As far as the argument goes, I feel the platform is _better_ by having such a marquee package not be included. The barrier to get it installed it quite simple ( run one command ) and it opens up the user to the package management system which is getting better and allows users to bring in all the features that used to require elisp hacking
To prevent this, I guess they could establish a "contrib" directory in the emacs source for GPL3+-compatible code that is distributed with Emacs but whose copyright is not owned by the FSF. Any GPL3+ code, or really any free software code with a compatible license, could be added in this directory, without copyright assignment, if the Emacs maintainers feel it's worth including with Emacs. Then, they could require that code outside the contrib directory must not depend on code inside it, and that would be a fairly easy rule to enforce. Then they can include Magit and whatever other GPL3+ Emacs packages they want to with Emacs, but they will still have precise knowledge of which parts of the code they hold the copyright to and can enforce the license on (namely, everything outside the contrib directory).
Are there any downsides to such an arrangement that I'm missing? Is there something that makes this kind of solution unworkable?
Ultimately, I don't see why the FSF doesn't want to distribute any code that they can't enforce the license on. Maintaining copyright on their own code and distributing other people's code aren't mutually exclusive activities.
As of recently, I'm an Emacs user (long time Vim user, just wanted some change) and I still have not completely comprehended how MELPA works. If anything should be more closely built in (and documented and standardised) to Emacs, package manager should. Everything else is better placed into outside packages.
If we look at Python world, here and there we can find discussions to include some library into stdlib and there are good reasons not to do it. Yes, batteries included is cool at first but it's no wonder that pythonistas say that "stdlib is place where packages go to die". We can think the same of Emacs and its package system.
I'm not sure if this is a tedious process but I do believe that it is worth it in the end, when the FSF is able to legally defend this freedom.
I highly recommend that anyone using Emacs and git gives Magit a try.
so vim it is. if it does not have functionality i need i download it (or write it myself, easy enough). its a shame emacs is such a hodgepodge as i would definitely like to write new editor functionality using a lisp.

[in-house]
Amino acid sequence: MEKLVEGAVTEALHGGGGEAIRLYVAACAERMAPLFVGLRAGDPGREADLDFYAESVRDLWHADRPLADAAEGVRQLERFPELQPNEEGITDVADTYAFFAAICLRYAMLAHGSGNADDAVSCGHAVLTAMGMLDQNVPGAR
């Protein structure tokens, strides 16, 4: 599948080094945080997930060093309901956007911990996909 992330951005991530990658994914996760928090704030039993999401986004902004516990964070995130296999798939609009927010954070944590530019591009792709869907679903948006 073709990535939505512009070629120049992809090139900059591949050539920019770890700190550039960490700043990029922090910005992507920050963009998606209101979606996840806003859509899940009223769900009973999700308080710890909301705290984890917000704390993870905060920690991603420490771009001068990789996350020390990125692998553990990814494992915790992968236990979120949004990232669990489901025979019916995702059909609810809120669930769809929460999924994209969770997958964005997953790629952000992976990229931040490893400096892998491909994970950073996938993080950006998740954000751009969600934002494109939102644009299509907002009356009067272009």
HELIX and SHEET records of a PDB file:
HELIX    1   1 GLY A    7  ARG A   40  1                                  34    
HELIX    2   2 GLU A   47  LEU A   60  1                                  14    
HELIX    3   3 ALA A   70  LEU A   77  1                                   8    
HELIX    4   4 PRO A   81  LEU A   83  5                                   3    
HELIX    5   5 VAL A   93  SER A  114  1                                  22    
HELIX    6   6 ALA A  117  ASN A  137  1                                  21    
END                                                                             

That said, it's a great collection, I remember spending hours downloading single Jpegs because of how high resolution their original scans are. (This was back on dial-up, which gives you an indication how long this site has been around!).
The first homework assignment was image recognition on notMNIST. That dataset has been used thousands of times before, so I decided to make it more interesting! I got data for 1500 Chinese fonts, so I could make a better OCR for Chinese characters.
I put that into the example, made the "pickle" files, trained the model, got a 90% prediction-test result value... but now what?
How do I take that model and make a real image OCR that can take a photo from my phone and analyse it?
I can write scripts to get data, and follow the steps in a course to make a model, but unless I have a useful output, I don't know how I'm going to apply this to my other programs. If you're offering "end to end", then documentation and examples of some kind of API would be great. (e.g. send a PNG to this REST service, and get the prediction back as text).
With Arabic numbers, I have to learn that 1 is one thing, 2 represents 2 things, 3 represents 3 things and so on. Then I have to remember that 2 + 2 = 4, and 3 + 2 = 5, there is more memorization required.
Where Roman Numerals for someone with little or no education could get by in the market square with some simple rules and even use twigs as a primitive calculator. It is not until you get to much more complex ideas that the Arabic notation wins out.
So perhaps, different notations lend themselves better or worse depending on the application ?
Just some random thoughts that this very interesting post brought to mind.
But of course, there's no way they actually said it that way.
looks at watch
Well, damn, it's IIII. However my watch does use IX over VIIII, what's up with that?
Seriously I figured they used abacus for everything they just figured out the notation to write it down in at the end some would convert to the if notation while others would not.
But reading this article and trying out a few things, I found it was great fun!
Here is a more complete one:https://thonyc.wordpress.com/2017/02/10/the-widespread-and-p...
(Surfaced on HN with https://news.ycombinator.com/item?id=13636277 )
$ perl6 -e 'say / ' 4
> By exploiting the same vulnerability, the white-hats hacked all of the remaining at-risk wallets and drained their accounts, effectively preventing the attacker from reaching any of the remaining $77,000,000.
> To prevent the hacker from robbing any more banks, the white-hats wrote software to rob all of the remaining banks in the world. [...]
One argument I keep hearing in favor of cryptocurrencies is that they are beyond the control of individual governments and their regulation through legislation and law enforcement.
Next time, I'm going to use this case as a counterexample, because when the solution to the problem of "hackers robbing banks" is "vigilantes robbing the remaining banks", something is very wrong with your system, and it is certainly not something for the general public.
1) most contracts worth implementing in Ethereum are fairly complex